Varied techniques used for hiding drugs, authorities say
Published 5:00 am Wednesday, April 26, 2006
Small, compact and addictive, drugs can be hidden nearlyanywhere by dealers and users alike in their quest to avoidpunishment, law enforcement officials said.
The ease with which drugs can be disguised pose hiddenchallenges to law enforcement officers and parents who wish toprotect the public and children from the illegal substances.
“There’s so many different ways to hide them, and they come upwith new way every day,” said Brookhaven Police Chief PapHenderson. “Even the most simple container could very well have afalse bottom or other hidden compartment.”
Lincoln County Sheriff Wiley Calcote agreed. He used a Sundayarrest to illustrate his point.
Akil Harris, 25, of Houston, Texas, was stopped for carelessdriving on I-55 while headed to Kentucky. A search of his vehiclefound one pound of marijuana in the glovebox, a .380 semiautomaticpistol and $592 in cash, which were all seized.
Also found was a working shaving cream can that drug dog Carlosassured narcotics officers was a container for drugs.
Further investigation revealed a false bottom that screwed off,Calcote said. Inside were 40 tablets of Ecstasy, which were alsoseized.
It’s an old and common trick used by smugglers and users tryingto hide their stash, the officers said. Other variants on the themeinclude removing lip balm from its twist-top container andreplacing its contents with narcotics.
“Parents need to be aware of all these little tricks,” Hendersonsaid. “A good parent is a nosy parent. Just about any type ofcontainer can be used to stash drugs.”
Then there’s disguise, or hiding in plain sight. A common trickused in this method is placing marijuana joints in a cigarette packor packing a cigar with marijuana.
“You certainly can’t stop everyone you see with a cigar,”Henderson said.
The smugglers and dealers, of course, work on a larger scale,Calcote said.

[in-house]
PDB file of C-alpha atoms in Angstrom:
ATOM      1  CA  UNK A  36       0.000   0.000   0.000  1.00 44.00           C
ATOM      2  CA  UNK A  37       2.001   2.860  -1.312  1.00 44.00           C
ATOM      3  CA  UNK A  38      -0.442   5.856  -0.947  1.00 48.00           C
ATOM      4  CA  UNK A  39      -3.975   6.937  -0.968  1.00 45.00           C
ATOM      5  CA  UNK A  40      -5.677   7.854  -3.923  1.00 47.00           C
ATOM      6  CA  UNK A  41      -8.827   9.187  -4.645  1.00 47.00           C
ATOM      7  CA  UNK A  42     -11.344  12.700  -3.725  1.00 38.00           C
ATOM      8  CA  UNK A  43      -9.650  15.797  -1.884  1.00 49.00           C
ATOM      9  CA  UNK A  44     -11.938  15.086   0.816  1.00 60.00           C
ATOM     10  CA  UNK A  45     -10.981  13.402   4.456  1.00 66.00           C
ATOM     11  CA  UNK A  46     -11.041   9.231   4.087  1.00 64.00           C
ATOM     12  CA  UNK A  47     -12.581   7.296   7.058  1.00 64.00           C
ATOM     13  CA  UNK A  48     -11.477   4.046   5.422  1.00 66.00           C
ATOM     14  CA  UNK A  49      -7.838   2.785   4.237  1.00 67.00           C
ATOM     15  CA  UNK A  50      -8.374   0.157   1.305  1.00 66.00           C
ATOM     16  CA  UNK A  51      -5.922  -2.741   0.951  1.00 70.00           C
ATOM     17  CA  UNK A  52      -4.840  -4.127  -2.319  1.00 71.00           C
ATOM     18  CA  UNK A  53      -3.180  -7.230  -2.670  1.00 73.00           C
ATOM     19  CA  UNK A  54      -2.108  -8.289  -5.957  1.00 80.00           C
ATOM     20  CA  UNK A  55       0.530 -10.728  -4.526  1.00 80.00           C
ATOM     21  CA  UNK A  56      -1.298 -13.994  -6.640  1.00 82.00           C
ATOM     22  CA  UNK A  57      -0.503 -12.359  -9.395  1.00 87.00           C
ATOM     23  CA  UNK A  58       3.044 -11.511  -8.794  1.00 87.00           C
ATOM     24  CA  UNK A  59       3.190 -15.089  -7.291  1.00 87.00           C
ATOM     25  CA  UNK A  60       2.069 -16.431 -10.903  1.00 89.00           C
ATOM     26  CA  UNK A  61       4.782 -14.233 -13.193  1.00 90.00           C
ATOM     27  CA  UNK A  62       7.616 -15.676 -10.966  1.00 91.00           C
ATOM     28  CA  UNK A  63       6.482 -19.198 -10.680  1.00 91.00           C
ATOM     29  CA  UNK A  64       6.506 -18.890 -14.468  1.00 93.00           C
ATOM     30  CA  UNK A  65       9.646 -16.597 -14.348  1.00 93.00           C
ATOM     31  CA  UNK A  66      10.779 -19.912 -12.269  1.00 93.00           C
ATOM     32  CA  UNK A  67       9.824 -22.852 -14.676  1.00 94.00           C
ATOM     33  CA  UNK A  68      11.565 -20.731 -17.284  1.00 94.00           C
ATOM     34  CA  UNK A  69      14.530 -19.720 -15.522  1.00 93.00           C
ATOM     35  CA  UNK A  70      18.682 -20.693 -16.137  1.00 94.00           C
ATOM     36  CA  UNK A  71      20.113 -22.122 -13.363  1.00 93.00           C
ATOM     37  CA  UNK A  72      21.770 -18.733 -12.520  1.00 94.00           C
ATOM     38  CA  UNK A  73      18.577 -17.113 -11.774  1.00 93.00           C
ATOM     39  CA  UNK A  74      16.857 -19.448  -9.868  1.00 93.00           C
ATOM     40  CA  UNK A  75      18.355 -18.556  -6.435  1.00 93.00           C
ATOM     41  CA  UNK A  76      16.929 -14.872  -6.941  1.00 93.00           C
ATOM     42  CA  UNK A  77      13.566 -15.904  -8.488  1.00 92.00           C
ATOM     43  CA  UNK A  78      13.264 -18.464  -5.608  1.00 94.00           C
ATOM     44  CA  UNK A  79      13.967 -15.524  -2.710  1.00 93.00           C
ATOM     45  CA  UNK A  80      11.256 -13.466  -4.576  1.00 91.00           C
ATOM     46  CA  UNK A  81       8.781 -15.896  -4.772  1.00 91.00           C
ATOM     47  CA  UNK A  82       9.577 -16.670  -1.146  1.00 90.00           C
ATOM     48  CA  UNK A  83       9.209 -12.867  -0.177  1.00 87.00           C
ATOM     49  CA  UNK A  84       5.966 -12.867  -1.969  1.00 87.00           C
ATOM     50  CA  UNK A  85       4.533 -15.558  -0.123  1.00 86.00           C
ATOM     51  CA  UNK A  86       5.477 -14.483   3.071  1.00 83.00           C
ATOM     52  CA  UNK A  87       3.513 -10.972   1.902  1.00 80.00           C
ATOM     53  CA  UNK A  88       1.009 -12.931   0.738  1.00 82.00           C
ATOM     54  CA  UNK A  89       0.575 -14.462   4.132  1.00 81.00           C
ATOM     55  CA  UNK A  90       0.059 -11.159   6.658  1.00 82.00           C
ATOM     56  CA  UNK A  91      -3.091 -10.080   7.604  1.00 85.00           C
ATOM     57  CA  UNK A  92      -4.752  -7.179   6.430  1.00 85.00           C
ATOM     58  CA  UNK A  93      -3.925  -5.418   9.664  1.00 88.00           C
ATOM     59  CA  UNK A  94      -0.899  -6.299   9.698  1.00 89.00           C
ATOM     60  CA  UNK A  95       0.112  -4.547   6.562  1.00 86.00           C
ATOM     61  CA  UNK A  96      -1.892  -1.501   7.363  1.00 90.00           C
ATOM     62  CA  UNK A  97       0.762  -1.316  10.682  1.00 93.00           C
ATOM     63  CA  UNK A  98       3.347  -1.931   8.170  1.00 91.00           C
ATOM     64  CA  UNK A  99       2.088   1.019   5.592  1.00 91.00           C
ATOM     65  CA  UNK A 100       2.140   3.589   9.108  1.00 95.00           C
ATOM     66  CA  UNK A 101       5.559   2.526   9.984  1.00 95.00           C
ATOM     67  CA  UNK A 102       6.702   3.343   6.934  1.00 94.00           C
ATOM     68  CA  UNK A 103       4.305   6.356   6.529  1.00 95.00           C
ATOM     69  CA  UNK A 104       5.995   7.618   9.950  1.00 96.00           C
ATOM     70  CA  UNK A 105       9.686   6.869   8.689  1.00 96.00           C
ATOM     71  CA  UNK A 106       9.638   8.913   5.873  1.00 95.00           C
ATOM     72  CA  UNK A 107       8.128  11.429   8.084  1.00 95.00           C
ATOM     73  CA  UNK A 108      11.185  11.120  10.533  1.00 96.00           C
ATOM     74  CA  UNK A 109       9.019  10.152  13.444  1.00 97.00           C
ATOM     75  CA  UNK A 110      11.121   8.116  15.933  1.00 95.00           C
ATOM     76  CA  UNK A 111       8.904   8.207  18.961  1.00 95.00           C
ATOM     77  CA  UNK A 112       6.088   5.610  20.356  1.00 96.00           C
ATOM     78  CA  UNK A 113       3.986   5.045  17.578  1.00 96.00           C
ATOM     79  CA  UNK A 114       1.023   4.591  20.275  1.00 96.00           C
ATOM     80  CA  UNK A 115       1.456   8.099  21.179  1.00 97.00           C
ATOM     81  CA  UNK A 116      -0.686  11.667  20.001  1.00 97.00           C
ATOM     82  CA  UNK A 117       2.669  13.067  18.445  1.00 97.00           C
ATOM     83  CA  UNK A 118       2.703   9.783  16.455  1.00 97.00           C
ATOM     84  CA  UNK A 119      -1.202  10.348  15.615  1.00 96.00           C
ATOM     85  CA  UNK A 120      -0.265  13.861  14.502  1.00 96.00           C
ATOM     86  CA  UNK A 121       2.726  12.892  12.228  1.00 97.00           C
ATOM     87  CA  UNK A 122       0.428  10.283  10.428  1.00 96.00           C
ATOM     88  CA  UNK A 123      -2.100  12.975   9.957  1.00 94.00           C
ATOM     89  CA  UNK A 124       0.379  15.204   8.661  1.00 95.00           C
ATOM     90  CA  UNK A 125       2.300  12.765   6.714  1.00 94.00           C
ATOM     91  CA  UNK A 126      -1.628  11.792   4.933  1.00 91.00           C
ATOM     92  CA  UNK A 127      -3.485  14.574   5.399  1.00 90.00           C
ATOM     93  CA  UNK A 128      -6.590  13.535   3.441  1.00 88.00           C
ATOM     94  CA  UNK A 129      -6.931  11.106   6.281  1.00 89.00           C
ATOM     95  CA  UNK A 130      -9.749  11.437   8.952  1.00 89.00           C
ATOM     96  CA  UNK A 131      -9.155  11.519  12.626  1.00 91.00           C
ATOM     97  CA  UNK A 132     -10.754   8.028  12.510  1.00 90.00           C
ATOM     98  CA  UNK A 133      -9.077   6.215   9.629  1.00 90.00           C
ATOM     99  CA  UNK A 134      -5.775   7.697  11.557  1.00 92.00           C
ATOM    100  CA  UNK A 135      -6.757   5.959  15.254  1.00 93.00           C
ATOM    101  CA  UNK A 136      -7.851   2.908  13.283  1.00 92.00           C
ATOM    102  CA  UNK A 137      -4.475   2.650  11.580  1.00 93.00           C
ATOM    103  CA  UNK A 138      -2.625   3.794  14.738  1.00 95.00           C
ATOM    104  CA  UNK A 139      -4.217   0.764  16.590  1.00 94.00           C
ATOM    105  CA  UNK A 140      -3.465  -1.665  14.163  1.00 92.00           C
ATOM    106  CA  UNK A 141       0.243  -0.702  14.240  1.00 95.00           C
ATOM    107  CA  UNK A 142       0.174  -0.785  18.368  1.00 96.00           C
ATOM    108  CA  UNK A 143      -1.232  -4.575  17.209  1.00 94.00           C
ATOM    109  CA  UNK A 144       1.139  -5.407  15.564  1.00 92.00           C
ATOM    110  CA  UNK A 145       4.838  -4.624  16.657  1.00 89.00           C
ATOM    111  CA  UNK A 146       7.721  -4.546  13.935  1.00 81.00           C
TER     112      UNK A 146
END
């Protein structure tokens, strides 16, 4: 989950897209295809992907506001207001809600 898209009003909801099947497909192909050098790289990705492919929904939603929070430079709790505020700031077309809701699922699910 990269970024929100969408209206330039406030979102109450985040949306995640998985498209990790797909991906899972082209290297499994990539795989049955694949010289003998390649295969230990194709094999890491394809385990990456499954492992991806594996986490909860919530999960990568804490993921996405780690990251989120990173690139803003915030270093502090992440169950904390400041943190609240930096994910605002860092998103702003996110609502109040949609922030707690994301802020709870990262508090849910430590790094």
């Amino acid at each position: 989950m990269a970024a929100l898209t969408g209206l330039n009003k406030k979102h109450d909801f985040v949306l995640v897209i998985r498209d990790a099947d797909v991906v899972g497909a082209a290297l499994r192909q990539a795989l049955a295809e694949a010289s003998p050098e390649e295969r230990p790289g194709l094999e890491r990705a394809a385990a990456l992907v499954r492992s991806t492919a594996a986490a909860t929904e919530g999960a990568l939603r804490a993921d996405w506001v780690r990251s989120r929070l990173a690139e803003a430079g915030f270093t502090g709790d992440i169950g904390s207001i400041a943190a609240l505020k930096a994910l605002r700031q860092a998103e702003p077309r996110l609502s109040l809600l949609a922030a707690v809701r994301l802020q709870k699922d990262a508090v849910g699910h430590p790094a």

Bricks of marijuana weighing several pounds and kilo packages ofcocaine have been found inside spare tires, or even inside tires inuse that had to be slashed to remove the drugs; and inside hiddencompartments found or crafted in vehicles.
“There’s a lot of different areas in a vehicle where they canbuild a compartment,” Henderson said. “There are certain placeswhere it is so common we take it for granted.”
Common places include such ready-made areas as wheel wells andinside doors or seats. Mechanically-inclined smugglers will buildcompartments beneath the floorboards, Calcote said.
Even mechanical parts are suspect, the sheriff said, citing gastanks. Smugglers will build a self-enclosed pocket inside the gastank to protect the drugs from the fuel and hope the smell of thefuel will disguise the drugs.
“It’s a hard job to get to the drugs,” Calcote said. “They haveto take off the gas tank and lift the lid, then put the tank backon.”
However, the gas tank is large enough to hide two or three kilosof cocaine or several pounds of marijuana which can turn quite aprofit on the streets, he said.
“Several years back, they even found some in an engine block,”Calcote said.
Many times officers have to suspect even the most mundane items,he said.
“Lumber’s not an uncommon thing to see in the back of a pickup,but they can cut off the top of a section, hollow it out and fillit with drugs,” the sheriff said.
Officers have seen even more creative and ingenious methods, butdid not want to give anyone ideas, they said, so they only providedsome of the common techniques.
“We’ve seen all of them right here in Lincoln County,” Calcotesaid.